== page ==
The Constitution placed strict limits on the federal government. What do we do when it oversteps its bounds?
Imagine that Congress passes, and the president signs, a series of laws granting the executive branch the power to deport non-citizens or immigrants from certain countries. Another set of laws make it harder for immigrants to become citizens, nearly tripling their waiting period before they are eligible for citizenship, while yet another law criminalizes speech critical of the Federal government.
The Supreme Court being filled with justices from his political party, the president knows that overturning these laws via the judicial system will be an impossible task for many years to come. Although thousands march in protest, the ink on the laws has dried, and the will of the president, and a majority of the members of Congress and the Supreme Court, has trumped the will of the people.
One wonders: what would the founders of this great country – like the author of the Declaration of Independence and the “Father of the Constitution” – have thought of these laws?
Although modern demagogues have made the above scenario appear du jour, such laws are not unprecedented. The Alien and Sedition Acts, signed by President John Adams in 1798, were intended to curb immigration from hostile nations, criminalized purportedly false statements critical of the federal government, and gave the president power to imprison and deport “dangerous” non-citizens. The passage of these laws caused Adams’ own vice president, Thomas Jefferson, to surreptitiously partner with James Madison and author two resolutions, which to this day are two of the most debated documents in constitutional law.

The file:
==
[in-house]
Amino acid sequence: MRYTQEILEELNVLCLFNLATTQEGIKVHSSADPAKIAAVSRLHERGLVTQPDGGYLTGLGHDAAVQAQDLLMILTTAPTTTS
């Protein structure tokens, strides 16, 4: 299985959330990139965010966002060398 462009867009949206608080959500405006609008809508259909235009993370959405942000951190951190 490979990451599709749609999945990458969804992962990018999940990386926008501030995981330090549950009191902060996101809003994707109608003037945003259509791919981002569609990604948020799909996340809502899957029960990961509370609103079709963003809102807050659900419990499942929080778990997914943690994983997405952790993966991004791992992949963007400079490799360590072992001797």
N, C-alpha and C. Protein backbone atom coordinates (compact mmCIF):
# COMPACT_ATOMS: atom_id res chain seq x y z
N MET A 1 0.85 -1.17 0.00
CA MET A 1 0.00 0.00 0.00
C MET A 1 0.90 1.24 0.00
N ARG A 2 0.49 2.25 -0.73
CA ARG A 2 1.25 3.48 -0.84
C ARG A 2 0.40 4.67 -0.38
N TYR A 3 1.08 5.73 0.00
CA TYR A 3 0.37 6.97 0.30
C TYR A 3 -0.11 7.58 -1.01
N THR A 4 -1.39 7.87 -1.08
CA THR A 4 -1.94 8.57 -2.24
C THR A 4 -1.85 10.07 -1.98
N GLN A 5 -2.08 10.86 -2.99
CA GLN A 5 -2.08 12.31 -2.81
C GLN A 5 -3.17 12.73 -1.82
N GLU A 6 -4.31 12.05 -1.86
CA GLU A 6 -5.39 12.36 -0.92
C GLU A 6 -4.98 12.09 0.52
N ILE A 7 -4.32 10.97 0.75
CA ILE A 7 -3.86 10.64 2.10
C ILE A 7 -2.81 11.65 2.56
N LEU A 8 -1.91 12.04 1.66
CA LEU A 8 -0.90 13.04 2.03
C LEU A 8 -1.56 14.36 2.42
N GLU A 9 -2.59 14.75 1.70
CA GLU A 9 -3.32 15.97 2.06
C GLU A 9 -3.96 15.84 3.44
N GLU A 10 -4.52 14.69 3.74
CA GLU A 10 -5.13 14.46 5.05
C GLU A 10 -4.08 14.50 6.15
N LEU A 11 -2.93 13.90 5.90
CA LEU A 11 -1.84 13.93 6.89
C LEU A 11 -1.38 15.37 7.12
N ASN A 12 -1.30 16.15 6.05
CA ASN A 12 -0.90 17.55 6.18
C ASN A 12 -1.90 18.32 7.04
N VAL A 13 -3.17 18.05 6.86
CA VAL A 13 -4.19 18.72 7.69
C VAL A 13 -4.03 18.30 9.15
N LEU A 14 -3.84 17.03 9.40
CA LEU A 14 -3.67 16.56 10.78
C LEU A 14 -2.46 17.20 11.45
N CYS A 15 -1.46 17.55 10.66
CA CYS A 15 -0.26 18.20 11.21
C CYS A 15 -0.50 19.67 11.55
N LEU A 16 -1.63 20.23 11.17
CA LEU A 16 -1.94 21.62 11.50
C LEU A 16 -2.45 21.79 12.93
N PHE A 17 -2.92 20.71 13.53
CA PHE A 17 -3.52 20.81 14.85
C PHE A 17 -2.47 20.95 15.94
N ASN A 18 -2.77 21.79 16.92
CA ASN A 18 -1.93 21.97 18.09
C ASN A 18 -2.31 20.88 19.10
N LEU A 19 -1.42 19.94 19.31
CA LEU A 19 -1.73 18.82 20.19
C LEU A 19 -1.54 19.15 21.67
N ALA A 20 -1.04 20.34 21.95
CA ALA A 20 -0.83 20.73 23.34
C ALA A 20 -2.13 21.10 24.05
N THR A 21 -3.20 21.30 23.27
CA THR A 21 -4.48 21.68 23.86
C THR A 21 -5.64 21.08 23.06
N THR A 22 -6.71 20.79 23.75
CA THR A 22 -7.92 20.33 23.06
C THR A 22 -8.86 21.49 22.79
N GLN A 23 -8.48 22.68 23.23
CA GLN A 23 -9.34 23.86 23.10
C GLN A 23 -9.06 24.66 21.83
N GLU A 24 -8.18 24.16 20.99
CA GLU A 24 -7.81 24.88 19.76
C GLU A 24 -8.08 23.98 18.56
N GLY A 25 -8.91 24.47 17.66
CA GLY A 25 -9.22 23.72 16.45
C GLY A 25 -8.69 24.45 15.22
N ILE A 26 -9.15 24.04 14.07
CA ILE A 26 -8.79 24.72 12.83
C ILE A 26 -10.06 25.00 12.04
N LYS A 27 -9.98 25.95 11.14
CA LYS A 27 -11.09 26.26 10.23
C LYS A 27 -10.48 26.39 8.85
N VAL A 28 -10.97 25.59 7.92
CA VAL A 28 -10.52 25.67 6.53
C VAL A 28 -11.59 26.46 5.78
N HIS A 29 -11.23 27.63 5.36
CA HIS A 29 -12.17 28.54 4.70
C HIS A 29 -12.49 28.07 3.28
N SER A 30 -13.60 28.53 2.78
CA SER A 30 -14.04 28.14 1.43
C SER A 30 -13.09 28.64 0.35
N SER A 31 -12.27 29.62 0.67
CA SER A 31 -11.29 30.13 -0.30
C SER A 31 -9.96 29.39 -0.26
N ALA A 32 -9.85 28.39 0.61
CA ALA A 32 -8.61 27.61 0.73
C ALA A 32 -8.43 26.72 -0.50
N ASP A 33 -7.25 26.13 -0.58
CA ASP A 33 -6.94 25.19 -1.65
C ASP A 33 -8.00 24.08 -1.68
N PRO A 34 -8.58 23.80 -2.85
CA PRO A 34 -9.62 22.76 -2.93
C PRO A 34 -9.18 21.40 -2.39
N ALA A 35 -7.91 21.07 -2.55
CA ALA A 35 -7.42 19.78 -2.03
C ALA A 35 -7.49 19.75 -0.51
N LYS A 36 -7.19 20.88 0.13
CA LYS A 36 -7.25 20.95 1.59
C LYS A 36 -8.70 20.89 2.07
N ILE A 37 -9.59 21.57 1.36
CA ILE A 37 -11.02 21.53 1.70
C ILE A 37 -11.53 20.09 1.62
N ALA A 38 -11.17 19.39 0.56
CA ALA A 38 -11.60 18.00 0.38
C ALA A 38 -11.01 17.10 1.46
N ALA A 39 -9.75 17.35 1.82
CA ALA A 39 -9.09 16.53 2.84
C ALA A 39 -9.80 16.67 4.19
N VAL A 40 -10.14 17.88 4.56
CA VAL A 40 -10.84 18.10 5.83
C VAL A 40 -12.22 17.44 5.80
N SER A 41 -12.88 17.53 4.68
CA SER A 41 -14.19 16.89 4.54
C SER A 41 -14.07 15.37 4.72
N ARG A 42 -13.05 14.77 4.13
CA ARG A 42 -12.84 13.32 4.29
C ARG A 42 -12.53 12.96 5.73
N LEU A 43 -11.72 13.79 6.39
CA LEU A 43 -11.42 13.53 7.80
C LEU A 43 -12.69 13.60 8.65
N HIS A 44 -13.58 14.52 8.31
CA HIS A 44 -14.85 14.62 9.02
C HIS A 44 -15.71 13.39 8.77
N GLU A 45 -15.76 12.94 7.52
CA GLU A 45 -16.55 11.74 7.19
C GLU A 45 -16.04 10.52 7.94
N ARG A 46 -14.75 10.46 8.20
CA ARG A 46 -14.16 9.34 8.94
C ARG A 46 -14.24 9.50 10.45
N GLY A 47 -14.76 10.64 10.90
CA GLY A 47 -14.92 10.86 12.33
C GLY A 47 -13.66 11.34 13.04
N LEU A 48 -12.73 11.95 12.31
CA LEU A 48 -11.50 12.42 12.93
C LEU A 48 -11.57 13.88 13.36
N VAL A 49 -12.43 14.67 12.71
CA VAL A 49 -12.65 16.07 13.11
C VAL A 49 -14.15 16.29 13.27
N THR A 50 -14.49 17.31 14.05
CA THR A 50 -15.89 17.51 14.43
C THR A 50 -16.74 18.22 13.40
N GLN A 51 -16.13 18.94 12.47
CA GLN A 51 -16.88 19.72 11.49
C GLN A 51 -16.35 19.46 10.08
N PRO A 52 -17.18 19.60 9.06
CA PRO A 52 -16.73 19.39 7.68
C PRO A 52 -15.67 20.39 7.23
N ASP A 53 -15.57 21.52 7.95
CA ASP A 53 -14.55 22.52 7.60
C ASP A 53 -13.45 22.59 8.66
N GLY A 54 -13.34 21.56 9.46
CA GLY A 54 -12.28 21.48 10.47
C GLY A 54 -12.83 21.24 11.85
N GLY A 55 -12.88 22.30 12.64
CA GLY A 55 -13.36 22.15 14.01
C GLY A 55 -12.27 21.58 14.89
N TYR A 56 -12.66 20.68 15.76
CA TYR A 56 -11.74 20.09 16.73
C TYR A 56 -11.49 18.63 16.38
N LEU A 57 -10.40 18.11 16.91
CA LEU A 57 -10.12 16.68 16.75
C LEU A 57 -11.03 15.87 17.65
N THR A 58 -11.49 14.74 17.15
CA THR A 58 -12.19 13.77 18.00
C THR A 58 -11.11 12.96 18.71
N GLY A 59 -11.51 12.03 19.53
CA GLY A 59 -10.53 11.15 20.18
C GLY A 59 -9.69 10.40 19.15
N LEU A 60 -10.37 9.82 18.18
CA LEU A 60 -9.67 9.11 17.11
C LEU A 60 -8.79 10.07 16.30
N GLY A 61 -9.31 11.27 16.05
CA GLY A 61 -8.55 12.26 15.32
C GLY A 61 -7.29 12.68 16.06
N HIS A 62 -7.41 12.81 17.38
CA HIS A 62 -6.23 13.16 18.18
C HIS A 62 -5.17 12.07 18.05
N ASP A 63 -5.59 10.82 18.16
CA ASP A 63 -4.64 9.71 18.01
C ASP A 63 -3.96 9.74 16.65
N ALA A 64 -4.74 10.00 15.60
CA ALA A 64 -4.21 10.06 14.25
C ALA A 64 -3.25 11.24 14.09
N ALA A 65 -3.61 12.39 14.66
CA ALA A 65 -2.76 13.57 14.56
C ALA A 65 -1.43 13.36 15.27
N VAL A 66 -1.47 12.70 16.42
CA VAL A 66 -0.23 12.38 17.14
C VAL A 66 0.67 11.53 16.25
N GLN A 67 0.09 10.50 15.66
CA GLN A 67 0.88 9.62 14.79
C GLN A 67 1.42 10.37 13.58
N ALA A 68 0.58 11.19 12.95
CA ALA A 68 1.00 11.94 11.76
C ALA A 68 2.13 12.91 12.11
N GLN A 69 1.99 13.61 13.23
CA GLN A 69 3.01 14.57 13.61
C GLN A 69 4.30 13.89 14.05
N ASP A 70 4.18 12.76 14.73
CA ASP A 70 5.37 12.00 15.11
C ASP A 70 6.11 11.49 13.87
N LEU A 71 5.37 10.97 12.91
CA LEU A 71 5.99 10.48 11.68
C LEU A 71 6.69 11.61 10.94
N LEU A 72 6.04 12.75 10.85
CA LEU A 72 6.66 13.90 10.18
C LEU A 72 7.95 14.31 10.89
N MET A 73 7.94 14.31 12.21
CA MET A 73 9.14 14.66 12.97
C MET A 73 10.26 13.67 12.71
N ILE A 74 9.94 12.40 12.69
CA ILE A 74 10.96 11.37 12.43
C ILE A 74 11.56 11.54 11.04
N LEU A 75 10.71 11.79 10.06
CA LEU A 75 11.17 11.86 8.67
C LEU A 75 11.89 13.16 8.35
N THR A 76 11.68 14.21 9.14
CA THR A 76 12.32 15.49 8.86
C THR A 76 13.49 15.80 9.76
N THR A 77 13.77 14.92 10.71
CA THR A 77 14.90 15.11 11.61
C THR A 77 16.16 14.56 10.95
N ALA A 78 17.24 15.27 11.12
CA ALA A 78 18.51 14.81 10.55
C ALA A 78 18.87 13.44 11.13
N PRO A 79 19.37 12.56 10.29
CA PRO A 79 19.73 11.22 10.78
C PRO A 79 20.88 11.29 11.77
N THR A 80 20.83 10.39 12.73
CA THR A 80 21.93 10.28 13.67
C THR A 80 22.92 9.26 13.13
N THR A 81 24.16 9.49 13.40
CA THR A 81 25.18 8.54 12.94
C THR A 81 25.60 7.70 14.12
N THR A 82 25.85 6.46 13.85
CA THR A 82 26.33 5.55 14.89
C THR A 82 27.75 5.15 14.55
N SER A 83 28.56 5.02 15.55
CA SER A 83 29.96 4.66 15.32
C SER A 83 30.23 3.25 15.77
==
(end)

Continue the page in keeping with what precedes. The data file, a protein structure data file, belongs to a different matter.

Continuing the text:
The Kentucky and Virginia Resolutions of 1798 argued that the states that comprise the newly formed Union had the right and the duty to assess the constitutionality of federal laws. The resolutions laid out the reasons why the state legislatures of Kentucky and Virginia deemed these acts unconstitutional, and entreated other states to follow their example.
In drafting the Kentucky and Virginia Resolutions, Jefferson and Madison set out to answer an important question: who is the final arbiter of what is and is not constitutional?
Jefferson and Madison argued persuasively in these resolutions that it is the people of the United States, acting through the states, who get the final decision on the constitutionality of federal laws. After all, if
“the general government is the exclusive judge of the extent of the powers delegated to it… the discretion of those who administer the government, and not the constitution, would be the measure of their powers” Jefferson argued in the Kentucky Resolutions.
In other words, the state legislatures must have the right and authority to judge the constitutionality of federal laws, since otherwise the federal government would be able to play judge, jury and executioner.
If there is no entity able to restrict the powers of the federal government other than the federal government itself, then its size will invariably continue to expand.